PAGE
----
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Redemption Songs

Bob Marley sings:

Wont you help to sing
These songs of freedom? –
cause all I ever have:
Redemption songs;
Redemption songs;
Redemption songs.

If you listen to Marley, Dizzy Gilespie, Stevie Wonder or a host of other musicians, you’ll get the sense that song is at the heart of everything. They may not be so far off. Both C.S. Lewis and J.R.R. Tolkien envision the Creator calling all things into being through a song. The Bible reveals this as a Creation song (six days of creating, one day of rest). The song can be broken down six separate stanzas with a Sabbath bridge, or two sets of three (three days forming, three days filling, one day of rest/celebration).

But we live out of sync with this creation song. Instead of forming, filling and celebrating, we tear, break apart and criticize. Our choices and actions reveal chaotic dissonance that hurts ourselves, the people around us and the creation. Celebration turns into lamentation.

In the Silmarillion , Tolkien reveals this dissonant strain that threatens to unravel the stunning harmony of the creation song. Enter Bob Marley and the redemption song. The Bible reveals YHWH singing a new song after Adam’s calamity in the garden: the redemption song. I’m still trying to think through the structure of the song, but at a high level the song is about death, burial, and resurrection. YHWH sings an incarnational song where He enters into the suffering that echoes through humanity’s dissonant strains.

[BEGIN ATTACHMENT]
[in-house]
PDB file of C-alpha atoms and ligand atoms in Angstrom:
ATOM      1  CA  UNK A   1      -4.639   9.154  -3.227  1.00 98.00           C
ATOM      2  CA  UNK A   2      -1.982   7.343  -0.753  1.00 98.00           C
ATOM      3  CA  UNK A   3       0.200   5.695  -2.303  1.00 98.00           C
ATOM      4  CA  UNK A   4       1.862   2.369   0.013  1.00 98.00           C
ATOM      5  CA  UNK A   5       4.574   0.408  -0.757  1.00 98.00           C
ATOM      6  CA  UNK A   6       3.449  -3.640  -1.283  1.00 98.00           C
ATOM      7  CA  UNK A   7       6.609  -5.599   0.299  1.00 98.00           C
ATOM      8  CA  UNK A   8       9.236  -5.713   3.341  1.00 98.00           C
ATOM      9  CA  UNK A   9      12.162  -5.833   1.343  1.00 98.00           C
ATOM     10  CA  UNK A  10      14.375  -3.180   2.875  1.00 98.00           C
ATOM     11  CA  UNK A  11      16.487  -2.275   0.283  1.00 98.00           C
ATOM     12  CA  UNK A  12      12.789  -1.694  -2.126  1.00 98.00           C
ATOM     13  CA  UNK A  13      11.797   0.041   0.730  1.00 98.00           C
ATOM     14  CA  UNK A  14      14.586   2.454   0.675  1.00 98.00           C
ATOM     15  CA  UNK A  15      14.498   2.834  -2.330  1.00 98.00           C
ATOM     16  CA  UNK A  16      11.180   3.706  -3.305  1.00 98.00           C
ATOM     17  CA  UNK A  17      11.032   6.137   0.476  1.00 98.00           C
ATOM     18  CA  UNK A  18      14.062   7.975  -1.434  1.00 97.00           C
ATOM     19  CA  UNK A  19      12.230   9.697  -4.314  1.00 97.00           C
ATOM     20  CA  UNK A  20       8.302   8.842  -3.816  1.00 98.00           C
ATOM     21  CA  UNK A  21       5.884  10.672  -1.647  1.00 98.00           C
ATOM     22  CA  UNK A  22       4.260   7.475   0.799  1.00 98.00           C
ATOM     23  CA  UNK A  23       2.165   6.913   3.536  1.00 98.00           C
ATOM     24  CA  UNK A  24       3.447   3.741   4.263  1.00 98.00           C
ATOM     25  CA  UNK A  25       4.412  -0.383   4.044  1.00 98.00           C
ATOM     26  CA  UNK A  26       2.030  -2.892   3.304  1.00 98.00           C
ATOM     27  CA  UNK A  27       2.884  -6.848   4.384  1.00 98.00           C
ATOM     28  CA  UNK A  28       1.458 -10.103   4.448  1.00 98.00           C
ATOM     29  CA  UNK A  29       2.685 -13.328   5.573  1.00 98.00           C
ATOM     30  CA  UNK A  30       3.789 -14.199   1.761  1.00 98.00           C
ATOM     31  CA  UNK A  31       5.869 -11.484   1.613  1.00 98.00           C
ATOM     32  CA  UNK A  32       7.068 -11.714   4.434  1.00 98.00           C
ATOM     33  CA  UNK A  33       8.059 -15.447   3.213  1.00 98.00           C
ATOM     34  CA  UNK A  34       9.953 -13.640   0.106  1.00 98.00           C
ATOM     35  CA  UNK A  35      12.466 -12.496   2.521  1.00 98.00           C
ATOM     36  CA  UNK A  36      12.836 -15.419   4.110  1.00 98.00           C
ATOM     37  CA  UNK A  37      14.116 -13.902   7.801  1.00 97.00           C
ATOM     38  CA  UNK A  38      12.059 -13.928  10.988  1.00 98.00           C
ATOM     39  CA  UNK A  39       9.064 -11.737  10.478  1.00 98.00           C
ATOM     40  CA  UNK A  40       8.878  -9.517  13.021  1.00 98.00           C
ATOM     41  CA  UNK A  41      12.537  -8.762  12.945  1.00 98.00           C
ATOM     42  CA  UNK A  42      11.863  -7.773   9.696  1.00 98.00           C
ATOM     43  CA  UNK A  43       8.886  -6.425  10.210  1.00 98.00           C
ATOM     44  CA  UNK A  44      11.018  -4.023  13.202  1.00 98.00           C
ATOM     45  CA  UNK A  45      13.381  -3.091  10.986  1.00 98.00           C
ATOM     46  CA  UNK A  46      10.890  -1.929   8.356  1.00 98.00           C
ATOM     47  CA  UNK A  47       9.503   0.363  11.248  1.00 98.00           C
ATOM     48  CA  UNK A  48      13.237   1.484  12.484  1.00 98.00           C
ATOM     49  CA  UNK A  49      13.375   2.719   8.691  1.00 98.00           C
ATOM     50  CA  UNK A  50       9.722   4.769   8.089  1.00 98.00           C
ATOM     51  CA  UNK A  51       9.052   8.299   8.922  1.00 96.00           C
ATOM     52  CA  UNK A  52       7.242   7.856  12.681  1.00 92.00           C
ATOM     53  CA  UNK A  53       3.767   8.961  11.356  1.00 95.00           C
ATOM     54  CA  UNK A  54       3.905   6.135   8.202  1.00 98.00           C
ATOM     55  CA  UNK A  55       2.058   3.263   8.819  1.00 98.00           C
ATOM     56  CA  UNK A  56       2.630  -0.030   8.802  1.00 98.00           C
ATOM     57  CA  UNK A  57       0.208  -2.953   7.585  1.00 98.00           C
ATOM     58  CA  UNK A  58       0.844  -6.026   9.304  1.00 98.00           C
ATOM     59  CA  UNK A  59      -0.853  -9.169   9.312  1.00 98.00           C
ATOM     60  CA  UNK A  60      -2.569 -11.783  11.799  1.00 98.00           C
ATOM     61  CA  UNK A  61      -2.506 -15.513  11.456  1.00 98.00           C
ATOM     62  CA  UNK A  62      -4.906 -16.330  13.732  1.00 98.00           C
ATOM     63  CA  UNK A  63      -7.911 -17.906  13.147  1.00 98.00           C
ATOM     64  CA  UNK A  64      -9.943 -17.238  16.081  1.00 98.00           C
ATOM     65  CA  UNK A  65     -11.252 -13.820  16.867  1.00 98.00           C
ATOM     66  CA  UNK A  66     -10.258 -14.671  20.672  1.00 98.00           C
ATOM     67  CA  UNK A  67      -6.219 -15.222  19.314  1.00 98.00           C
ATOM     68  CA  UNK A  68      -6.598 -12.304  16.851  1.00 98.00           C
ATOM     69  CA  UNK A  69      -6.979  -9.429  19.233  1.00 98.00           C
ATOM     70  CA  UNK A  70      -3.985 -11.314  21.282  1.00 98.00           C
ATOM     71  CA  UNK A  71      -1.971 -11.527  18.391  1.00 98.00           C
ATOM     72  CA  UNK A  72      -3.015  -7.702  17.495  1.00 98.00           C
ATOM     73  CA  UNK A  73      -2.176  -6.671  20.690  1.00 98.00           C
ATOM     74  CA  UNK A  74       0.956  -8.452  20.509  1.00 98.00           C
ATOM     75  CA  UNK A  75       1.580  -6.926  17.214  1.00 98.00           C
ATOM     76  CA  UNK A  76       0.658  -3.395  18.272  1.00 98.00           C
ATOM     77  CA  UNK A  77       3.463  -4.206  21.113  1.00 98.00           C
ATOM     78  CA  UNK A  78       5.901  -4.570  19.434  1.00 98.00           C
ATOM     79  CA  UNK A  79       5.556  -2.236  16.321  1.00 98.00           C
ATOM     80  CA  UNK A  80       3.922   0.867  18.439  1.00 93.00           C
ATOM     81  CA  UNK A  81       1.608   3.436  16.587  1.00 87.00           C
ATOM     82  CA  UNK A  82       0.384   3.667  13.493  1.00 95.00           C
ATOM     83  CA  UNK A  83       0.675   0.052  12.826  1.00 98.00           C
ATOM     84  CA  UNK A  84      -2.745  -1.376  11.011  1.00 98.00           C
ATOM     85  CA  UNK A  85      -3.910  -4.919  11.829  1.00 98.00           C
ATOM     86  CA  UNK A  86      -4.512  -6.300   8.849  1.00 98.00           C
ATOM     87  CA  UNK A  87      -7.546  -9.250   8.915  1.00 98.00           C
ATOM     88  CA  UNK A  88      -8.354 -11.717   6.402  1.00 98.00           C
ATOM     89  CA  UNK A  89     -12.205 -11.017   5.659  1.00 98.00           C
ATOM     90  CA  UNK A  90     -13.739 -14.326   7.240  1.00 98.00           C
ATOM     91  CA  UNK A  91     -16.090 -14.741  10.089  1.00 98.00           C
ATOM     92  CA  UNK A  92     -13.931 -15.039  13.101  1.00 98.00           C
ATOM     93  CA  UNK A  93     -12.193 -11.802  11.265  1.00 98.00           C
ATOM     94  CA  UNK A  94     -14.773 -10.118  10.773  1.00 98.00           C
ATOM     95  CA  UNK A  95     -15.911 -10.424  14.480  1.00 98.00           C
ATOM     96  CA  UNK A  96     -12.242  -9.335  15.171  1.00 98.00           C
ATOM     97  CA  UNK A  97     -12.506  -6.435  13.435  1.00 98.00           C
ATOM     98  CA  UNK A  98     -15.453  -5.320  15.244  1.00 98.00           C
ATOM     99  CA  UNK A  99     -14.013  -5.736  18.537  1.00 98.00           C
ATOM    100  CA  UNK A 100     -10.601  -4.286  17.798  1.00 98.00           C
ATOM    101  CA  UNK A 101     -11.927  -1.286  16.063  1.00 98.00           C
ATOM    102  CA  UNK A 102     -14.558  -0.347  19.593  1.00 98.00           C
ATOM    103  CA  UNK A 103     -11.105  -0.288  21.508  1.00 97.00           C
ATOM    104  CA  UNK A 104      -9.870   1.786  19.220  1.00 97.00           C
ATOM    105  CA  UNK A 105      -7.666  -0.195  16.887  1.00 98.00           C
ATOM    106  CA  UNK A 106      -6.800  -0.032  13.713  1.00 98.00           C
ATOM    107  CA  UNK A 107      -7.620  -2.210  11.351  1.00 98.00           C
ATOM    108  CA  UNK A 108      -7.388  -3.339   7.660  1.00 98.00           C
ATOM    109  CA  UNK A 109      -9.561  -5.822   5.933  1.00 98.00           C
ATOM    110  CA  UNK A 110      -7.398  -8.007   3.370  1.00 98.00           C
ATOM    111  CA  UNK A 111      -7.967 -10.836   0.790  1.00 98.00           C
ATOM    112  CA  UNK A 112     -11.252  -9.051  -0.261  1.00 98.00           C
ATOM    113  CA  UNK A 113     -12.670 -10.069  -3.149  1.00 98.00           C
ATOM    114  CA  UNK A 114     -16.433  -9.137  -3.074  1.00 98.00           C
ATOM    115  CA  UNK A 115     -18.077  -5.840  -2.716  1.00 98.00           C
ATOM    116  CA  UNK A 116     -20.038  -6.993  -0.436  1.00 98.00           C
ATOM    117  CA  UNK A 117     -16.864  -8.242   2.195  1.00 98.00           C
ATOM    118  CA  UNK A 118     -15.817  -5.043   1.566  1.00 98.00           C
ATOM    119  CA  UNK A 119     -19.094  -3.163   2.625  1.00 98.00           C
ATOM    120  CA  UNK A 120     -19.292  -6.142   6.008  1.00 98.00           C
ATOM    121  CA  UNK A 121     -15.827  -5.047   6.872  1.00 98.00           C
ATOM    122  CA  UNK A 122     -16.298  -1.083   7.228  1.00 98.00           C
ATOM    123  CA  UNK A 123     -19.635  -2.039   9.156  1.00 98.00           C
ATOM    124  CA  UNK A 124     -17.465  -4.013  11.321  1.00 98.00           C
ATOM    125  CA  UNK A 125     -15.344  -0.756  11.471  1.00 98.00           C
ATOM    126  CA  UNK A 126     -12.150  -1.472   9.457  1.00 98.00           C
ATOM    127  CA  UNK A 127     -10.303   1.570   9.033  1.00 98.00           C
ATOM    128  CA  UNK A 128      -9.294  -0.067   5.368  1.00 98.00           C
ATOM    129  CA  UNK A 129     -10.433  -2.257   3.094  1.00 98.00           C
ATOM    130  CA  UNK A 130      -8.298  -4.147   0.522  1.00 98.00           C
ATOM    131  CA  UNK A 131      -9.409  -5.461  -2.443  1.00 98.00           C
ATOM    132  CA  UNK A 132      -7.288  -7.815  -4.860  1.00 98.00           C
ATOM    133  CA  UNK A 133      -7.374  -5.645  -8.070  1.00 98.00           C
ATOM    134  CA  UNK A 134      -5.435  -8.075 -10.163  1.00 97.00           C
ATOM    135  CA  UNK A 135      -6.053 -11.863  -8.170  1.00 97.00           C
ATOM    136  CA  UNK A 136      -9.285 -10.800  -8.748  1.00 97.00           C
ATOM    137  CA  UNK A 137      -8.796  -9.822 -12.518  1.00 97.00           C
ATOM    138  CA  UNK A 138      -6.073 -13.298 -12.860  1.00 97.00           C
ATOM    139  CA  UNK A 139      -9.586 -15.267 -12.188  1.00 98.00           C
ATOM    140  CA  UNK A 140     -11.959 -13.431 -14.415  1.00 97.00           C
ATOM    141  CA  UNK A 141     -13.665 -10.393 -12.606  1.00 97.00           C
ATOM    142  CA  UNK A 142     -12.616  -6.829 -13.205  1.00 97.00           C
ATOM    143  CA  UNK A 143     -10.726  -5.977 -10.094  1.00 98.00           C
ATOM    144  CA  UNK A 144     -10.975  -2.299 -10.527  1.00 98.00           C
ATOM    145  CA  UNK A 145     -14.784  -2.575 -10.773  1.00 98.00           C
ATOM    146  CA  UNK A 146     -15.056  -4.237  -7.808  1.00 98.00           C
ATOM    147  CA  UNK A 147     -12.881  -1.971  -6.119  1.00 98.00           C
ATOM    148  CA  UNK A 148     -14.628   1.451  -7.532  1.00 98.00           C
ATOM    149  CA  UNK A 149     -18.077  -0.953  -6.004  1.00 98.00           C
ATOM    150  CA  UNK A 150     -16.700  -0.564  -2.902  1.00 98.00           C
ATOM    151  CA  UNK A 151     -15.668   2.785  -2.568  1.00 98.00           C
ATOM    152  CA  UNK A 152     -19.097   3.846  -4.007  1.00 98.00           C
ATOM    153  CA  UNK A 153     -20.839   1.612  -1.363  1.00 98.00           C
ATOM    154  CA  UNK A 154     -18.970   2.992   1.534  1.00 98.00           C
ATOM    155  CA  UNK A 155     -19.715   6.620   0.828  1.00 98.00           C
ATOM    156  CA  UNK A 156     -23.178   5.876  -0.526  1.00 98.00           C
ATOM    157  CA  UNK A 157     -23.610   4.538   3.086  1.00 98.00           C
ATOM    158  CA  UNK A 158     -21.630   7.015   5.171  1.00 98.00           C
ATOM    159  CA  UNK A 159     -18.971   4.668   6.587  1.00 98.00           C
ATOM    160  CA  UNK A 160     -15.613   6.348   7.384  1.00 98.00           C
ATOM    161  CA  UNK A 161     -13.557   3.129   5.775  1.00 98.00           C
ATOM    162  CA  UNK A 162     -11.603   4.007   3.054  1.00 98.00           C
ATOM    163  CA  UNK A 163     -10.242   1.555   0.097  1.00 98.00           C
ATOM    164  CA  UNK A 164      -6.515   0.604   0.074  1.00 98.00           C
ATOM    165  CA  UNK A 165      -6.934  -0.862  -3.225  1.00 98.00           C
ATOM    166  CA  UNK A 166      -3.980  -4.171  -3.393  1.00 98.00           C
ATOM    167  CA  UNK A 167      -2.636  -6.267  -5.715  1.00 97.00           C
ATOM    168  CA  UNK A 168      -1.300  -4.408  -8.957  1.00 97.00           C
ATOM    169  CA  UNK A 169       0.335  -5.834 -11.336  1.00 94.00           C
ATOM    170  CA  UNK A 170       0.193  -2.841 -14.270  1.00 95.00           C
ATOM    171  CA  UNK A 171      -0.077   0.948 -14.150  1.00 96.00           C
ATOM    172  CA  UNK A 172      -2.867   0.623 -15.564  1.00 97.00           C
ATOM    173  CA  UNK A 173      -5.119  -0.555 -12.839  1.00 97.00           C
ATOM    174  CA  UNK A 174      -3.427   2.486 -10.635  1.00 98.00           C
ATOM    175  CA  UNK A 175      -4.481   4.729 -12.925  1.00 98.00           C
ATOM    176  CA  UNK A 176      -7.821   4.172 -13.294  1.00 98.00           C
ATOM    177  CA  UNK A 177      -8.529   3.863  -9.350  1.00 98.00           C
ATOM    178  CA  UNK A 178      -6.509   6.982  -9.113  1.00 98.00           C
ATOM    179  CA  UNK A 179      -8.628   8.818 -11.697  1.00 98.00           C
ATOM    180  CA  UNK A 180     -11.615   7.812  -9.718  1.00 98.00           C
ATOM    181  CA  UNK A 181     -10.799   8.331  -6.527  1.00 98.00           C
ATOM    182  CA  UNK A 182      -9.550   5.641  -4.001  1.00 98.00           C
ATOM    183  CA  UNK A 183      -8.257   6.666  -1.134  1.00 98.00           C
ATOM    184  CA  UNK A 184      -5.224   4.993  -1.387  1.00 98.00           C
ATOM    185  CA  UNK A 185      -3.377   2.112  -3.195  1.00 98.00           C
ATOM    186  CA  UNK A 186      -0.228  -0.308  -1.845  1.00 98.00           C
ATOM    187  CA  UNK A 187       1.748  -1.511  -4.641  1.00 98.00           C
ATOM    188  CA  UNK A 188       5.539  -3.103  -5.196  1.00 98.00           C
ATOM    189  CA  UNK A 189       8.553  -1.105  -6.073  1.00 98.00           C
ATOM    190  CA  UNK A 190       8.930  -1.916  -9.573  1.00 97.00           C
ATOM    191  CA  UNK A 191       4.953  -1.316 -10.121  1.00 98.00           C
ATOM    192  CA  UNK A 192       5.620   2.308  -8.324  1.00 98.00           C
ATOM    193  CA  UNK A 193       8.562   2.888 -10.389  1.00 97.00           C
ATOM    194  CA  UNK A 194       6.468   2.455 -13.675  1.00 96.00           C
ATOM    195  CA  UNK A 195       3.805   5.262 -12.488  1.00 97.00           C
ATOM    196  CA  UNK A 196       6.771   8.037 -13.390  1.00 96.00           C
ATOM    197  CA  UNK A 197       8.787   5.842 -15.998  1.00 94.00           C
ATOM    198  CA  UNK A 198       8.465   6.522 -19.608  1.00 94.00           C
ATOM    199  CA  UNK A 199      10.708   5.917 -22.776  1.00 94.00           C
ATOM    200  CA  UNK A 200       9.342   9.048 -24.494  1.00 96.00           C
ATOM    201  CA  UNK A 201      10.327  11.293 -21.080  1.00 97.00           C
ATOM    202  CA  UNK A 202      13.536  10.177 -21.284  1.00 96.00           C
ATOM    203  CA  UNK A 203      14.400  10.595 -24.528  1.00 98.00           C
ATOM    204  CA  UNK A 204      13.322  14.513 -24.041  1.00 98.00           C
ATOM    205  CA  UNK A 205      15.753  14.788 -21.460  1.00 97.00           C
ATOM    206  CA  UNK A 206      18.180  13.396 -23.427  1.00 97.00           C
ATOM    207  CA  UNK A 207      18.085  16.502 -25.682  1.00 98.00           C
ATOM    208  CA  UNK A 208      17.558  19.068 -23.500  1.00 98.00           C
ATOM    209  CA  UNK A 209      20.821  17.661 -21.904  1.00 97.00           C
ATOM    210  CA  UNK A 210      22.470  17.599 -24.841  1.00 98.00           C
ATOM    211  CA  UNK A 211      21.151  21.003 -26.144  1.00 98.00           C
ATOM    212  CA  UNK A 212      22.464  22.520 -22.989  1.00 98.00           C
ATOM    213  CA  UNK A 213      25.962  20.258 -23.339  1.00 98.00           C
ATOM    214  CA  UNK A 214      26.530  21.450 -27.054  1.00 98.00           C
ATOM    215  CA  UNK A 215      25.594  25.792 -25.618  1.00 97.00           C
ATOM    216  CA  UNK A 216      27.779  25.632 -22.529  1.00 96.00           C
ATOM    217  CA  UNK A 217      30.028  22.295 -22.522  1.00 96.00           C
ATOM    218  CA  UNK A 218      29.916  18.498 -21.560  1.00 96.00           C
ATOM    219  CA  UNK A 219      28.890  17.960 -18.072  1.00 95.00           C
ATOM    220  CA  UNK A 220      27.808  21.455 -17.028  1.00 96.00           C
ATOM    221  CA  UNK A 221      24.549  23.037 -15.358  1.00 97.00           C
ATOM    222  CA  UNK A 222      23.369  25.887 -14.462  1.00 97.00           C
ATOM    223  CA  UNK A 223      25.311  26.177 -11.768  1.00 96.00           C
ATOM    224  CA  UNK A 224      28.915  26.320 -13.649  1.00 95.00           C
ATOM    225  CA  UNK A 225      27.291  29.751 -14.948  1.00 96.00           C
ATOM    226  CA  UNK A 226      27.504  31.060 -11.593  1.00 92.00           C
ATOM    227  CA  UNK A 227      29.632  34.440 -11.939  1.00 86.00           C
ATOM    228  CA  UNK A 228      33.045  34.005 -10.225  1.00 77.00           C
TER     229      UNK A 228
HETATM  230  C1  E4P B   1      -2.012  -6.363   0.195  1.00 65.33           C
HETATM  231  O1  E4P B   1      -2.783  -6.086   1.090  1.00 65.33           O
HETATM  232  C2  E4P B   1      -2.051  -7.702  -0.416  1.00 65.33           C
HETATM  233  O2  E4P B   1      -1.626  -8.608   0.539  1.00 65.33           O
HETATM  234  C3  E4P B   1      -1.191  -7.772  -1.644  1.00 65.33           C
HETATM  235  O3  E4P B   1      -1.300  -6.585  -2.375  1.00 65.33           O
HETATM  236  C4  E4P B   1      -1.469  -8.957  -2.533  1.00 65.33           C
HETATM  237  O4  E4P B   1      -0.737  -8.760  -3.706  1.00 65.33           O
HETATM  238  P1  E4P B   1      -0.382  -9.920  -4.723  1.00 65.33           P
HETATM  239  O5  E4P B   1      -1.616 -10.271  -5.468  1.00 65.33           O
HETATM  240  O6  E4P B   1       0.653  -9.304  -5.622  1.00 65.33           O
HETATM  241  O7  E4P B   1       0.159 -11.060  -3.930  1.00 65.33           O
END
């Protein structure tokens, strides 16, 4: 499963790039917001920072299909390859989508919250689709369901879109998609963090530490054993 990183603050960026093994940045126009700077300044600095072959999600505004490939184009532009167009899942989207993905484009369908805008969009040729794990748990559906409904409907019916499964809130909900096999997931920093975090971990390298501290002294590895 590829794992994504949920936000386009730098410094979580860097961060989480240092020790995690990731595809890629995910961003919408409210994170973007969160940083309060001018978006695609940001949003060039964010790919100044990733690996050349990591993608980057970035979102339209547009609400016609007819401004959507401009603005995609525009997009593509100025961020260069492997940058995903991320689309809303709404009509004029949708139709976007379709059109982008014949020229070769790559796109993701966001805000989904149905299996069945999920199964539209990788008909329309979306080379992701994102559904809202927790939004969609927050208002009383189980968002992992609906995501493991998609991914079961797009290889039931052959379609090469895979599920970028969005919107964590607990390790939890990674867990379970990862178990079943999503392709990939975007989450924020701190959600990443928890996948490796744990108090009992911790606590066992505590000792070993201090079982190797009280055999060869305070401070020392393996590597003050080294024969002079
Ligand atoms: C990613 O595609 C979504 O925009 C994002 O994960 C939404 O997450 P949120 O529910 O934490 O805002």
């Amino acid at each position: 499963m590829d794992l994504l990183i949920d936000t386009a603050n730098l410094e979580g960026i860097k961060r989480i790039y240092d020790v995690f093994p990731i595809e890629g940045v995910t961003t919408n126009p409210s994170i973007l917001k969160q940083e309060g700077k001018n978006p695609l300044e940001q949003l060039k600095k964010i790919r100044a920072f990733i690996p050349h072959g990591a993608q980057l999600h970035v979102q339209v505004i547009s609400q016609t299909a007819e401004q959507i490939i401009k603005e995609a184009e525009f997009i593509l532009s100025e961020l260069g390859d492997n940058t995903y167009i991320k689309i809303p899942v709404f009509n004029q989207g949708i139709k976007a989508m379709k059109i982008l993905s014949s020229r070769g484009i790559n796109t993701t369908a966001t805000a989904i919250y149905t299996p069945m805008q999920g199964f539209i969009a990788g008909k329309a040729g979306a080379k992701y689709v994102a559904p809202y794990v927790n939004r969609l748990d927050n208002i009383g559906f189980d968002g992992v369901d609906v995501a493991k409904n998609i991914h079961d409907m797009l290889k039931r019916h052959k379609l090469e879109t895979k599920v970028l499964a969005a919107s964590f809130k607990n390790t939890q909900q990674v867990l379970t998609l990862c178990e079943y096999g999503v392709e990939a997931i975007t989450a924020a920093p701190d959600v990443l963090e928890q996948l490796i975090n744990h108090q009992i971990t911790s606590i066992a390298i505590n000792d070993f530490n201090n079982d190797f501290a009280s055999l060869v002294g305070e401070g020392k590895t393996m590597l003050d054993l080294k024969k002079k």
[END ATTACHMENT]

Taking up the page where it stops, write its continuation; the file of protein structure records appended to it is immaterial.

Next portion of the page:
Bringing the dissonant strains of suffering into Himself, He heals the breach and ushers in new creation. Both the creation song and redemption song reverberate through all creation. particularly in the human heart. The redemption song tunes the whole human person to the glory of the creation song.* But the redemption song doesn’t stop. Both songs move from counterpoint to resolution, revealing a stunning polyphony.

So keep singing Bob and Dizzy and Coltrane. By YHWH’s grace, the Holy Spirit will “stir us up” and reveal the glory and wonder of these two loving songs in us, in our relationships, and in all creation.

*I remember some of the Christians Celt speaking of spiritual formation as the tuning the five-stringed human instrument (taste, touch, sight, hearing, smell) to the song of God’s glory.

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